Physics Stack Exchange is a question and answer site for active researchers, academics and students of physics. Join them; it only takes a minute:

Sign up
Here's how it works:
  1. Anybody can ask a question
  2. Anybody can answer
  3. The best answers are voted up and rise to the top

This might seem naive, but here goes.

Imagine Albert and Rick, of equal mass, accelerate together to a significant fraction of light-speed (call it v) relative to Earth, enough to clearly see the effects of light aberration when looking at the stars. They expend 2 units of energy to do this. The two are now in an inertial frame of reference.

Can Albert now accelerate further so that his speed relative to Rick is v, expending 1 unit of energy?

How can you be in an inertial frame of reference, and still witness light-aberration effects?

share|cite|improve this question
up vote 1 down vote accepted

When Albert accelerates the second time, he experiences a large speed change relative to Rick, while speed change relative to stars is smaller. Also direction of light coming from Rick changes a lot, while direction of light coming from stars changes less.

When stars accelerate and Albert stays still, Albert can say that there is an aberration effect in the light coming from the stars. In my opinion this is not a relativistic effect, for the same reason that a car driving at 50 mph does not have a relativistic effect on a radar beam, it is too large an effect to be a relativistic effect.


Let us consider a laser pointer, pointing into unchanging direction, accelerated two times. The second acceleration causes a smaller change of direction of the laser beam compared to the first acceleration.

Let us consider a laser pointer accelerated two times, after the first acceleration we turn the pointer so that the beam is NOT turned. Now the second acceleration causes the same amount of turning of the beam as the first acceleration.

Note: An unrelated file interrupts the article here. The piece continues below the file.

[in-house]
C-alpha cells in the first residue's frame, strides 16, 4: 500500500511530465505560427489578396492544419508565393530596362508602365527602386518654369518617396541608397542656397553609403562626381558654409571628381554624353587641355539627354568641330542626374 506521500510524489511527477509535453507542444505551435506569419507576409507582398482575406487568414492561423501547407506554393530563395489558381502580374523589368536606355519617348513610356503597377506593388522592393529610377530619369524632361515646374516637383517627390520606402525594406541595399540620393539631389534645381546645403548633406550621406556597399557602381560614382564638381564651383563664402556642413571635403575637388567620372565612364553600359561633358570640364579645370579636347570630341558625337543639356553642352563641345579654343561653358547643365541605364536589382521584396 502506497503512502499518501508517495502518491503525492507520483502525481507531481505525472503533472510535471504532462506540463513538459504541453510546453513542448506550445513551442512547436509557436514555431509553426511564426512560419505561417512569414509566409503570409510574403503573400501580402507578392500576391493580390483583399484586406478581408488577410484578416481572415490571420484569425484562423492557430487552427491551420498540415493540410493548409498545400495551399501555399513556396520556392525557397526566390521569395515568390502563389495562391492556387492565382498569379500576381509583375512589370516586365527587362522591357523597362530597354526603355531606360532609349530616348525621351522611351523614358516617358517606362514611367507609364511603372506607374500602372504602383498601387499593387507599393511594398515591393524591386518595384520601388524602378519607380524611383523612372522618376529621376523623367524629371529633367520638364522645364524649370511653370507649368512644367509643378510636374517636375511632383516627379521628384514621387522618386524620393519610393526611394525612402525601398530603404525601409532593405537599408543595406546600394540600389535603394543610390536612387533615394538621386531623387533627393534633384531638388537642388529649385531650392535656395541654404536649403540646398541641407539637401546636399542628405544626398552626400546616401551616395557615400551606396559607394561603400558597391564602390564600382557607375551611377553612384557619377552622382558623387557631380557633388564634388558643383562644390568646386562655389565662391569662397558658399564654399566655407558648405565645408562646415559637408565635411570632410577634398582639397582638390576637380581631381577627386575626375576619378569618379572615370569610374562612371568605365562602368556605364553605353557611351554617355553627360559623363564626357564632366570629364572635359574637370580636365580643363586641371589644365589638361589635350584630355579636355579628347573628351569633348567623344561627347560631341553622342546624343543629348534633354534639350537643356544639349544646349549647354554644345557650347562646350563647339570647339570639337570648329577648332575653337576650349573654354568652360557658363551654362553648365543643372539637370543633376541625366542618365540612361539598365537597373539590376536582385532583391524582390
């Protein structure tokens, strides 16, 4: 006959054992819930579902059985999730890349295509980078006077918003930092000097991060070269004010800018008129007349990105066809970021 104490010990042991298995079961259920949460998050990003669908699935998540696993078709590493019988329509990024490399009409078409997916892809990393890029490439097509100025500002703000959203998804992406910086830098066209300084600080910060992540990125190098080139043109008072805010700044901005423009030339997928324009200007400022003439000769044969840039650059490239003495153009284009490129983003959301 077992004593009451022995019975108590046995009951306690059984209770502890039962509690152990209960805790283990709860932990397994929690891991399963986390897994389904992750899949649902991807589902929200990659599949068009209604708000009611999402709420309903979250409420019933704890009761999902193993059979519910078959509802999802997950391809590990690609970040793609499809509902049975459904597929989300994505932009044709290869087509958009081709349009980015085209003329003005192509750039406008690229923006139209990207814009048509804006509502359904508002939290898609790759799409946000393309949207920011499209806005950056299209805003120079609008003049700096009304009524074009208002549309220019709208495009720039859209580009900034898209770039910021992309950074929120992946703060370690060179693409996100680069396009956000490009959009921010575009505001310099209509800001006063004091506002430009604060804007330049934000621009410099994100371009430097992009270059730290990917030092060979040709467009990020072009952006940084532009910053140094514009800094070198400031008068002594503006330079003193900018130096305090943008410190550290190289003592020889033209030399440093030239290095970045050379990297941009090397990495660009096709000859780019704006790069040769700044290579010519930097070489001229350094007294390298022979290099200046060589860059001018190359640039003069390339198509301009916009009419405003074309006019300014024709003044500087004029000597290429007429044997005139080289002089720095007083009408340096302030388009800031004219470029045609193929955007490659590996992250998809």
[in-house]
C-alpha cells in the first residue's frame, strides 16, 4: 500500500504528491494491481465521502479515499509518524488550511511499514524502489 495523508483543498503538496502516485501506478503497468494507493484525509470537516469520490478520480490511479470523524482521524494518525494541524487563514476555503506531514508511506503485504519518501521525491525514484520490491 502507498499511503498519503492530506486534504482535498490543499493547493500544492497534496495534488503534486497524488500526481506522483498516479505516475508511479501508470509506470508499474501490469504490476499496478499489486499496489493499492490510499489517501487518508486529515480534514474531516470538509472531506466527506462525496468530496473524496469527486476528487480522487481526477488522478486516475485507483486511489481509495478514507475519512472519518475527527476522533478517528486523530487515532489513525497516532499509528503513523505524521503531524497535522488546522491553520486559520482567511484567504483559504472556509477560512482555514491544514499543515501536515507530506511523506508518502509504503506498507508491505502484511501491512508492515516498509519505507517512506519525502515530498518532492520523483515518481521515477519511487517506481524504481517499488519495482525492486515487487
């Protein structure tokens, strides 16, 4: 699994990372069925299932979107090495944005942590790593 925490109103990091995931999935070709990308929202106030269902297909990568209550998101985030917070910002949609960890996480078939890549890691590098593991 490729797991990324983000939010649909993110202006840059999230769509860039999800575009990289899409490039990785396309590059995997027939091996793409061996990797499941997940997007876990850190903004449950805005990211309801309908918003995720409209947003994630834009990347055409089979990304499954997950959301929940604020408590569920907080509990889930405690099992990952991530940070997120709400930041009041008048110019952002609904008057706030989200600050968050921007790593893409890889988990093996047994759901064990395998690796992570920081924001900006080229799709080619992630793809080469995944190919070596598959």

Oh yes the first case is incorrect if the pointer points backwards.

This is a good explanation

share|cite|improve this answer
Ok, getting the gist of it now. I thought I had SR pegged down, but this scenario seemed a bit slippery :) – Per Jan 7 '12 at 17:54

The answer to the first question is yes. If you increase your energy by a factor of $n$, your velocity in the Earth reference frame will be $$ v_{\text{new}} = c \left( 1 - \left( \frac{\sqrt{1-v^2/c^2}}{n - (n-1)\sqrt{1-v^2/c^2}} \right)^2 \right)^\frac{1}{2}. $$ So $$ \lim_{n \rightarrow \infty} v_{\text{new}} = c. $$ I hope that answers your question.

As for the second question, you may wish to elaborate on the perceived paradox. As far as I know the light-aberration effect is something about inertial frames to begin with.

share|cite|improve this answer
It was the aberration that got me confused. Looking at the effect, the two could calculate their speed. So when Albert accelerates further, his increased speed relative the stars would not match the speed increase relative to Rick? – Per Jan 7 '12 at 9:28
Sorry for the delay. Yes that's right. Say, for example, that they are both travelling together at 0.9c, then surely Al can accelerate up to 0.9c relative to Rick. But he would not now be travelling at 1.8c relative to the stars (since 1.8c > c). Rather he would be travelling at some velocity $v_{new}$ such that 0.9c < $v_{new}$ < c relative to the stars. $v_{new}$ can be calculated from the above formula by entering v = 0.9c and n = 2, rendering $v_{new}$ approximately 0.96c. – Stephen Mc Ateer Mar 14 '12 at 23:17

As Stephen has answered, the answer to the first question is trivially yes. Albert and Rick perceive themselves to be at rest, so it would be nonsensical if one of them couldn't accelerate further.

Regarding the second part, you don't need to be in a noninertial reference frame to see relativistic aberration. You only need to be moving fast enough relative to the stars. Essentially, the reason is that the component of the light's path parallel to your motion is length-contracted, but the component perpendicular to your motion is not. That changes the angle at which you see the light.

share|cite|improve this answer

Your Answer


By posting your answer, you agree to the privacy policy and terms of service.

Not the answer you're looking for? Browse other questions tagged or ask your own question.